A role model for health care colleagues

Rob became a role model for frontline health care workers during the 2014 Ebola outbreak.

Dr Rob

He and his colleagues gave many of them confidence by stepping up, suiting up and showing everyone that a new standard of care delivery was possible in West Africa.

“There were genuine concerns for personal safety, and Rob has a wife and son,” said Dr. Jan Hajek, FRCPC, who witnessed Dr. Fowler’s work first-hand in Sierra Leone. “While many were paralyzed by fear of contagion and rendered powerless by confusion around personal protective gear, Rob would step up, suit up and provide direct patient care.”

“He became — with a gravitas and wisdom gained from repeated front-line work in risky epidemics — a role model for thousands of front-line health care workers in Guinea, Liberia and Sierra Leone,” said Dr. Sharmistha Mishra, FRCPC, an infectious disease specialist in Toronto. “The course of this epidemic changed because we now dare to do better for patients.”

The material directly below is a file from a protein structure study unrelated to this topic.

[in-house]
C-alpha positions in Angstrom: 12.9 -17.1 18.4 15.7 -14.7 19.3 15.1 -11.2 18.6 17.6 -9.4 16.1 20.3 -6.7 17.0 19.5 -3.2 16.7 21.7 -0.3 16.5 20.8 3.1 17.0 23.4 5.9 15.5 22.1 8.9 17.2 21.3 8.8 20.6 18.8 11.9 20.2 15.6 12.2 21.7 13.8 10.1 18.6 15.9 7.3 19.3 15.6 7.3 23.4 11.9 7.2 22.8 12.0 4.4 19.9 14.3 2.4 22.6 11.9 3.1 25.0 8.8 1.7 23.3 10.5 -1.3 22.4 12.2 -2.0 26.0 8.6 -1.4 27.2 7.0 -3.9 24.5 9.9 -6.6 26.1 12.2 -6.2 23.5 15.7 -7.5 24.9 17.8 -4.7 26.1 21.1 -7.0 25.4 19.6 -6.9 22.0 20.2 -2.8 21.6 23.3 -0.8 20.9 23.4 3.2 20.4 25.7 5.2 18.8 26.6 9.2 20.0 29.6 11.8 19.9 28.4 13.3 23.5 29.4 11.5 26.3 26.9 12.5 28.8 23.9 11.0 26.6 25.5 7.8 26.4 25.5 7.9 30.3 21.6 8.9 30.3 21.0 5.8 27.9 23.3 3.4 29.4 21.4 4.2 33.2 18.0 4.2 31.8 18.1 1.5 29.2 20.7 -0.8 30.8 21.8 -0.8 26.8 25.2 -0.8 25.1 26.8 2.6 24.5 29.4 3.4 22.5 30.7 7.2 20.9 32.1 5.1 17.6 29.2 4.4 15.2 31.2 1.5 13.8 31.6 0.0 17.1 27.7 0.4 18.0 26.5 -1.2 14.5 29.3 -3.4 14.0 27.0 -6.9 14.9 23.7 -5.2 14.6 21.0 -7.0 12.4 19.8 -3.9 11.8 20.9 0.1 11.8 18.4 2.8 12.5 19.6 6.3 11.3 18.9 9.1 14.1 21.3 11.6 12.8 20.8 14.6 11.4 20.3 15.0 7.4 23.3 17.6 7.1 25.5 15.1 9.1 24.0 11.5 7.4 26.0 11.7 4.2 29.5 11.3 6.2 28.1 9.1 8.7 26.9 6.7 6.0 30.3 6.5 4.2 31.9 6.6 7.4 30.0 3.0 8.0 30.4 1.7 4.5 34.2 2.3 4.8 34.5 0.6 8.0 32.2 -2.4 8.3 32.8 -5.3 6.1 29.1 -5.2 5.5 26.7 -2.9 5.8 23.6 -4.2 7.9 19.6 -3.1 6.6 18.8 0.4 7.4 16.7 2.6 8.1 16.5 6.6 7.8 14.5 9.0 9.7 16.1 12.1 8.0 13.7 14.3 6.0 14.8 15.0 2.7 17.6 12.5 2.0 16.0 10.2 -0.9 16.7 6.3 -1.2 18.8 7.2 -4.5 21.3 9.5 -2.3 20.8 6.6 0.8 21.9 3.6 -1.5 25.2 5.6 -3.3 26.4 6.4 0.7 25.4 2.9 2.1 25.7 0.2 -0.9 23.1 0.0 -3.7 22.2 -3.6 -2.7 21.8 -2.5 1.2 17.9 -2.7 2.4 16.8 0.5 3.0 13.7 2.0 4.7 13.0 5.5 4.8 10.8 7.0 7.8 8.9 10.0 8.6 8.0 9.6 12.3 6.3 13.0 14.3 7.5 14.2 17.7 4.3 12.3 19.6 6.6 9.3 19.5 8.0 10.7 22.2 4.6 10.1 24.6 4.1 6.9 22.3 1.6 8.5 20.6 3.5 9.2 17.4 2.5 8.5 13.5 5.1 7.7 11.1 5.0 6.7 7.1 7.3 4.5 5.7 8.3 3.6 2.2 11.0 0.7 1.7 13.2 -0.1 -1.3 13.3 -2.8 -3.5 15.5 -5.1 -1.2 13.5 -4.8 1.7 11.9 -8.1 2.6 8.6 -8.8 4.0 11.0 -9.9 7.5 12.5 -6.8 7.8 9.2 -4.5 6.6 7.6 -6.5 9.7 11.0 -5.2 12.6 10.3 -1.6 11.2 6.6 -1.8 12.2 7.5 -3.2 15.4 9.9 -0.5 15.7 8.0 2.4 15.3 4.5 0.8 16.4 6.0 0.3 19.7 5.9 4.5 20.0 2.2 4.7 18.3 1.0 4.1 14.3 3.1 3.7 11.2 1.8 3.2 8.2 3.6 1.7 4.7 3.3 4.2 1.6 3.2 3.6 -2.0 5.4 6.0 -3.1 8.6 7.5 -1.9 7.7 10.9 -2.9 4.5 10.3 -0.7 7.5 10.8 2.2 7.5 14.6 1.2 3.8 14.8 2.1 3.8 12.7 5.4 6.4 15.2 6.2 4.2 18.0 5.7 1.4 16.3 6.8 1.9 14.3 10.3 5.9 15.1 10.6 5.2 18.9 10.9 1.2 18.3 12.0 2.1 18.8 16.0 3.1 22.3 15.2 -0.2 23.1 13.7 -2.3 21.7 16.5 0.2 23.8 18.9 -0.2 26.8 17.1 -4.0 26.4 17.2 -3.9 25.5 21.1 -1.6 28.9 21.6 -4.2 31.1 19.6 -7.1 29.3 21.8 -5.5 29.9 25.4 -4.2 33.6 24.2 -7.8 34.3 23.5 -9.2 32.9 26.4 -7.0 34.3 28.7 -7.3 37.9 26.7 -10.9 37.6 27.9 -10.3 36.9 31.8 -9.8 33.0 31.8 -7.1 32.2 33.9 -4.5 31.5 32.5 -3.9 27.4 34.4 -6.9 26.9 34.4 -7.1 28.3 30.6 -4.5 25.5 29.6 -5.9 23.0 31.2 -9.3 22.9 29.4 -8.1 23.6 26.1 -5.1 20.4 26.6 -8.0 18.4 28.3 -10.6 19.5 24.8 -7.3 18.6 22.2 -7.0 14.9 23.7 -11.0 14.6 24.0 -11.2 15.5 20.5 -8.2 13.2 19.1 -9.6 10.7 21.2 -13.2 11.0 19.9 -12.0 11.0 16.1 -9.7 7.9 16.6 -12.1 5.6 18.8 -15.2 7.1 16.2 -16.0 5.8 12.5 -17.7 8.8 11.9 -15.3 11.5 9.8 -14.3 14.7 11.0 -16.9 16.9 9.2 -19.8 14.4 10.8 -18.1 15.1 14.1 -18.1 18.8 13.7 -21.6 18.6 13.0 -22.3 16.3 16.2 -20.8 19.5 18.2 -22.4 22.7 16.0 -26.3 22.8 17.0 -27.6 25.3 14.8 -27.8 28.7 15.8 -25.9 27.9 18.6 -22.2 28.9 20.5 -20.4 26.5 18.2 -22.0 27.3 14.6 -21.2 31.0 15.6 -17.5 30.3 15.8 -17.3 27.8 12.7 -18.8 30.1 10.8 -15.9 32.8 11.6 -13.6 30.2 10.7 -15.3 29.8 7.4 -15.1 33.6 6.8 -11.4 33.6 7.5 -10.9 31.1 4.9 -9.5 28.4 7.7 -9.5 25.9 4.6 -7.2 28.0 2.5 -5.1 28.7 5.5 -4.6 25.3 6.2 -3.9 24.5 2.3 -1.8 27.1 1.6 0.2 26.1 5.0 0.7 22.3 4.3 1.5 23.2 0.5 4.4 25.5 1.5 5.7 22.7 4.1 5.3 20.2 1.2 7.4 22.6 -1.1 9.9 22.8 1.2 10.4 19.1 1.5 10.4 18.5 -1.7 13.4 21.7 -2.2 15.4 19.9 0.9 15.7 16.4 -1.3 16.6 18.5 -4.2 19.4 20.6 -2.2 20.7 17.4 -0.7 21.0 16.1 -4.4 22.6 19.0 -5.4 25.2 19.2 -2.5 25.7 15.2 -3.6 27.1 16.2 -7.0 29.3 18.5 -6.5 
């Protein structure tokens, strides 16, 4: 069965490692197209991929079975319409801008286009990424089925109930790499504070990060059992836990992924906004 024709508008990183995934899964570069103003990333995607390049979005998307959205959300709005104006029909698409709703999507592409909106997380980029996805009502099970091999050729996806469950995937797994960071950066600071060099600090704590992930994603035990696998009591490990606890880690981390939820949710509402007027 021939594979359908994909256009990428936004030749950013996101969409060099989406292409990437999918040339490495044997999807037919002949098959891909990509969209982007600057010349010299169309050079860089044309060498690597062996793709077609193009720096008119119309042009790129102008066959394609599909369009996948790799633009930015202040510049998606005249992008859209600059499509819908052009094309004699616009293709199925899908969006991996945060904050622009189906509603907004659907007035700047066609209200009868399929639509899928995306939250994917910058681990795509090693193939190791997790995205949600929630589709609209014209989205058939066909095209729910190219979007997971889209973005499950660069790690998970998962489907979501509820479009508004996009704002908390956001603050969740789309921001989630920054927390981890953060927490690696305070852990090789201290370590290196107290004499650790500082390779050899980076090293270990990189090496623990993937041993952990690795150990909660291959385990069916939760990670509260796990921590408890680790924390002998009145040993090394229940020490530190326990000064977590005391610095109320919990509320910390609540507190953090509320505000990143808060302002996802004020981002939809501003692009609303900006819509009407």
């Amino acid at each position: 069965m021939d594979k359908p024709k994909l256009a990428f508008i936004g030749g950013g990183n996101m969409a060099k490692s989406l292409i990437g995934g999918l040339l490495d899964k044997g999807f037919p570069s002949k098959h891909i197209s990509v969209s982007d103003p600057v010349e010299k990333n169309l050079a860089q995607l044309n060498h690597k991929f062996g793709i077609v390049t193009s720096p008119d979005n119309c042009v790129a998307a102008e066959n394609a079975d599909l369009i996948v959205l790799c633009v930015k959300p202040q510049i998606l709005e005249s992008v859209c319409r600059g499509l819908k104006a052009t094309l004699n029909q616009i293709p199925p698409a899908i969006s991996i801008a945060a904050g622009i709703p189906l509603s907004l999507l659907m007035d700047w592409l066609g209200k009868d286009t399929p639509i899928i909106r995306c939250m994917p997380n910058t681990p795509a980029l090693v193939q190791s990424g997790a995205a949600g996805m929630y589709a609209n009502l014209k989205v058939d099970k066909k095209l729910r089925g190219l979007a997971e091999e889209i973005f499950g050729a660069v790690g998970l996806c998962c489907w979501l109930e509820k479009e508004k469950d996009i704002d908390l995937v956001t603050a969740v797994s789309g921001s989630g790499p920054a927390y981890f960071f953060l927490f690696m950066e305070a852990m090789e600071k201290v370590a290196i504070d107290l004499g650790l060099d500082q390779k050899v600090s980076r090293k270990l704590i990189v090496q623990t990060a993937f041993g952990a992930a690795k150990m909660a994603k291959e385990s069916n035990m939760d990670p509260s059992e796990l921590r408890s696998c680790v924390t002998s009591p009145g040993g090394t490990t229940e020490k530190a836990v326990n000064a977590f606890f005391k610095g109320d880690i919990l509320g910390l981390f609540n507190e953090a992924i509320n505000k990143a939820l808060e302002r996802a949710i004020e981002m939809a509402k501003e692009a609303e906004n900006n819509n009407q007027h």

The work of Canadian clinicians around the globe has always been an inspiration

Written by Dr. Rob Fowler

Rob and Group

Dr. Rob Fowler with members of the WHO Clinical Management Training and Mentorship Team in Freetown, Sierra Leone, December 2014

It is wonderful that the Royal College celebrates humanitarian work performed by physicians and surgeons at home and around the world.

As Drs. Lucille Teasdale-Corti and her husband Piero Corti championed in their own life’s work at Lacor Hospital in Uganda, it is a great team that makes the greatest impact.

I was fortunate to work alongside selfless Guinean, Sierra Leonean, Liberian and Pan-African clinicians. They risked their lives on a daily basis and some unfortunately died as a result.

The work that Canadians did with the Public Health Agency of Canada, Médecins Sans Frontières, the Red Cross, and the Canadian Armed Forces was an inspiration.

Individual Canadian colleagues deserve the thanks for all they have done and the examples they have set, including Drs. Neill Adhikari, Adrienne Chan, Paul Charlebois, Mike Christian, Paul Gully, Jan Hajek, Tim Jagatic, Lynn Johnston, Ray Kao, Gary Kobinger, François Lamontagne, Bruce Lampard, James Lee, Aleksandra Leligdowicz, Keren Mandelzweig, Denis Marion, Allison McGeer, Sharmistha Mishra, Srinivas Murthy, Andy Simor, Jim Strong, Ross Upshur, Abel Vanderschuren and so many others with whom I didn’t have the pleasure to meet directly.

Better Quallity

Dr. Rob Fowler with Guinean colleagues, Drs. Marie-Claire Lamah and Ibrahima Bah outside the Ebola treatment facility in Conakry, Guinea, April 2014